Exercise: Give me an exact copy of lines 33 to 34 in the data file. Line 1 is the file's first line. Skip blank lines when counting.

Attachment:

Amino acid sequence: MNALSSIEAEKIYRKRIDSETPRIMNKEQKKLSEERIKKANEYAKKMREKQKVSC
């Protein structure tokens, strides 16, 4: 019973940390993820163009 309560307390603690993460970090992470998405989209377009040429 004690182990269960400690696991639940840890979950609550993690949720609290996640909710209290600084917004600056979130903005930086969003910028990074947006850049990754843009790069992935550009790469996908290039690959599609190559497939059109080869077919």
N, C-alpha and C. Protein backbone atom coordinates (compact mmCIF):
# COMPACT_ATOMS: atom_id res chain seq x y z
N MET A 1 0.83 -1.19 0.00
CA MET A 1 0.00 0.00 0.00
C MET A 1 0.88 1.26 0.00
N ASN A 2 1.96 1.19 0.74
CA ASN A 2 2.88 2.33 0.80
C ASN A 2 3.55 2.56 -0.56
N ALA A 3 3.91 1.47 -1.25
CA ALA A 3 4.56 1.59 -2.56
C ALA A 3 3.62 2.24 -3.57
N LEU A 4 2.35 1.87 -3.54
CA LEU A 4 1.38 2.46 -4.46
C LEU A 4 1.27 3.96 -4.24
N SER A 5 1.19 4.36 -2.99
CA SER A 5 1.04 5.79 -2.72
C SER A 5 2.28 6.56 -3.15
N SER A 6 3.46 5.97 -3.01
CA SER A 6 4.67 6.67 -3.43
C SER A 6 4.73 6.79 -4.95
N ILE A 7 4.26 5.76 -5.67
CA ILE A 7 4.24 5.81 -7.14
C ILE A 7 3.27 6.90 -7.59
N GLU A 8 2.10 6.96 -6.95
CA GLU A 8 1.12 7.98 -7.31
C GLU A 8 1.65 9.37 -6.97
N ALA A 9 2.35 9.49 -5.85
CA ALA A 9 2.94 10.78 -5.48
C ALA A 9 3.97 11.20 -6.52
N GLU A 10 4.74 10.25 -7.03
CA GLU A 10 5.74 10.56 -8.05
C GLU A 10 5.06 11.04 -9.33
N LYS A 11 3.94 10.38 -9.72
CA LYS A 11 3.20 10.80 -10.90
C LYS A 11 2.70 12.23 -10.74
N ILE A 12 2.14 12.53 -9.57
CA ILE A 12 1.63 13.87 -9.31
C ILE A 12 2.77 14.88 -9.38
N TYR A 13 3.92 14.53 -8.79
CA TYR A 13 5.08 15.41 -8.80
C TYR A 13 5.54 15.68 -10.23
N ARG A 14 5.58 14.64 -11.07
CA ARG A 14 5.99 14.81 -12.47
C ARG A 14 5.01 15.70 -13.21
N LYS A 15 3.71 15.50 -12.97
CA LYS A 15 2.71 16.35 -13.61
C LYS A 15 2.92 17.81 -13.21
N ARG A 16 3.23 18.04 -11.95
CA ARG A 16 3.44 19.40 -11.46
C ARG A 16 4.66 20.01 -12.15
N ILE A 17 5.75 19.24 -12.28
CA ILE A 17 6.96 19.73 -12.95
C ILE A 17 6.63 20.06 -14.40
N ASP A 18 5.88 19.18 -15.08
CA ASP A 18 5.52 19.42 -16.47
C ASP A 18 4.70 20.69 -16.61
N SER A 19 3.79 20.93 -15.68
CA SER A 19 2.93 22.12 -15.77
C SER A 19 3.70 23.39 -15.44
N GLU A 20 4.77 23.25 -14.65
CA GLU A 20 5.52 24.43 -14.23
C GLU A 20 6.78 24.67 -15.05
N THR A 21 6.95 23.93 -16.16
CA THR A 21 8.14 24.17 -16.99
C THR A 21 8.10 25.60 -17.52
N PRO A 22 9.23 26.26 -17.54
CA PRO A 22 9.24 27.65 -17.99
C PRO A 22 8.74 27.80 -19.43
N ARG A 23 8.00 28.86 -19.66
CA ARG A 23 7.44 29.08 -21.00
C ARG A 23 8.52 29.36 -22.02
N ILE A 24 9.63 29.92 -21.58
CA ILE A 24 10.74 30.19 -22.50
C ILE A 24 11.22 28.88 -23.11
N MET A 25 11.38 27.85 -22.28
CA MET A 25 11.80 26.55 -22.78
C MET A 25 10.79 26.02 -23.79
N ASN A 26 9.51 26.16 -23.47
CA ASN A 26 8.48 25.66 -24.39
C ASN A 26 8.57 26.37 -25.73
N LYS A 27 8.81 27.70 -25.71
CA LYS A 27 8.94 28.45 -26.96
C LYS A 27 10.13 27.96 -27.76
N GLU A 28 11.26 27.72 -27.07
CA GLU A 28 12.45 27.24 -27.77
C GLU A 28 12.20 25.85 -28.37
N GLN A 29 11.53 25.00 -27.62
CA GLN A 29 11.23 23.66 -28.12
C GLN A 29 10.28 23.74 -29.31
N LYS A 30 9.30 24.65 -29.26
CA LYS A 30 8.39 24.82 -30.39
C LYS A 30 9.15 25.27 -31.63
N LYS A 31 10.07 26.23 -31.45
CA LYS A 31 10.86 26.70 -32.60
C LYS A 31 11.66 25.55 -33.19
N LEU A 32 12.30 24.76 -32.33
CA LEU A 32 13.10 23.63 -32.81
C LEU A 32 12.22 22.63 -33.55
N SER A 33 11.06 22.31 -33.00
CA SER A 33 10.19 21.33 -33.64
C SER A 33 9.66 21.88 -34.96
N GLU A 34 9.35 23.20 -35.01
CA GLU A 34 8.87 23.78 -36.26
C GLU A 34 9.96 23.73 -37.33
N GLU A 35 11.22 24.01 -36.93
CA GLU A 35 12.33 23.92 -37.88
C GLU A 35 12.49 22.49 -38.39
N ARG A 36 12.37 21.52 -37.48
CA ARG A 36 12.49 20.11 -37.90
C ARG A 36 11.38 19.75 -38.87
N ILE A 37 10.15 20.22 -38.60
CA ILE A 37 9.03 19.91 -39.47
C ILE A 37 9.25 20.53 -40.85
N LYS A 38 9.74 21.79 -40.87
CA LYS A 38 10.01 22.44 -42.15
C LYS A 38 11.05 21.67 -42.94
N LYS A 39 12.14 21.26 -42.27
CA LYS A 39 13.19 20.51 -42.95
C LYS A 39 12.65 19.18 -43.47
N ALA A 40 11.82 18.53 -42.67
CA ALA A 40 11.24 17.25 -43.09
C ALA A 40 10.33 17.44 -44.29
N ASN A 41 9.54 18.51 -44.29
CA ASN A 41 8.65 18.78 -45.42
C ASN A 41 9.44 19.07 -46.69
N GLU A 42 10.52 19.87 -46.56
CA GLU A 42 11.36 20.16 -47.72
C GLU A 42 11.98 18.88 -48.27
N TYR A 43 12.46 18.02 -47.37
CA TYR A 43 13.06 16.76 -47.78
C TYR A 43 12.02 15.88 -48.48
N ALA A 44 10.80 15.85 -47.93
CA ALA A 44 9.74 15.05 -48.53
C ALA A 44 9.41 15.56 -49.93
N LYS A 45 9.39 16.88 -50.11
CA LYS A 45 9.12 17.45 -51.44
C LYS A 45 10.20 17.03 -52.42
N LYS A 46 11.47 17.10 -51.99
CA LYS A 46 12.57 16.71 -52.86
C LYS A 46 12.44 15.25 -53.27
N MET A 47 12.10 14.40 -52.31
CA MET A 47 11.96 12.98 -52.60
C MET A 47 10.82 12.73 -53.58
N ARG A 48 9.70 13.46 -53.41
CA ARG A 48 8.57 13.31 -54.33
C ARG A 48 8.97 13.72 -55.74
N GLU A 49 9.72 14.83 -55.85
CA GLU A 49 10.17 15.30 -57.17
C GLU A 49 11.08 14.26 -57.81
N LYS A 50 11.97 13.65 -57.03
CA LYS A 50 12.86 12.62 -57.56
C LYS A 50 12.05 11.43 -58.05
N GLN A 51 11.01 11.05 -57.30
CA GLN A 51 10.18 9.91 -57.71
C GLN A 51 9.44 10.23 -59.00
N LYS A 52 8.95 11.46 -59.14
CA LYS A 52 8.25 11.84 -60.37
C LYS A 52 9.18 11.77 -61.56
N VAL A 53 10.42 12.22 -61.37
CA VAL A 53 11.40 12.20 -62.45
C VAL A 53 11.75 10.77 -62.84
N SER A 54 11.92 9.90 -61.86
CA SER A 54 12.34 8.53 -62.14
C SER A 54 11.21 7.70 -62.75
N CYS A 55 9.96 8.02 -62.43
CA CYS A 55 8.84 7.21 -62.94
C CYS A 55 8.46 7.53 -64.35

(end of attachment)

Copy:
CA GLU A 10 5.74 10.56 -8.05
C GLU A 10 5.06 11.04 -9.33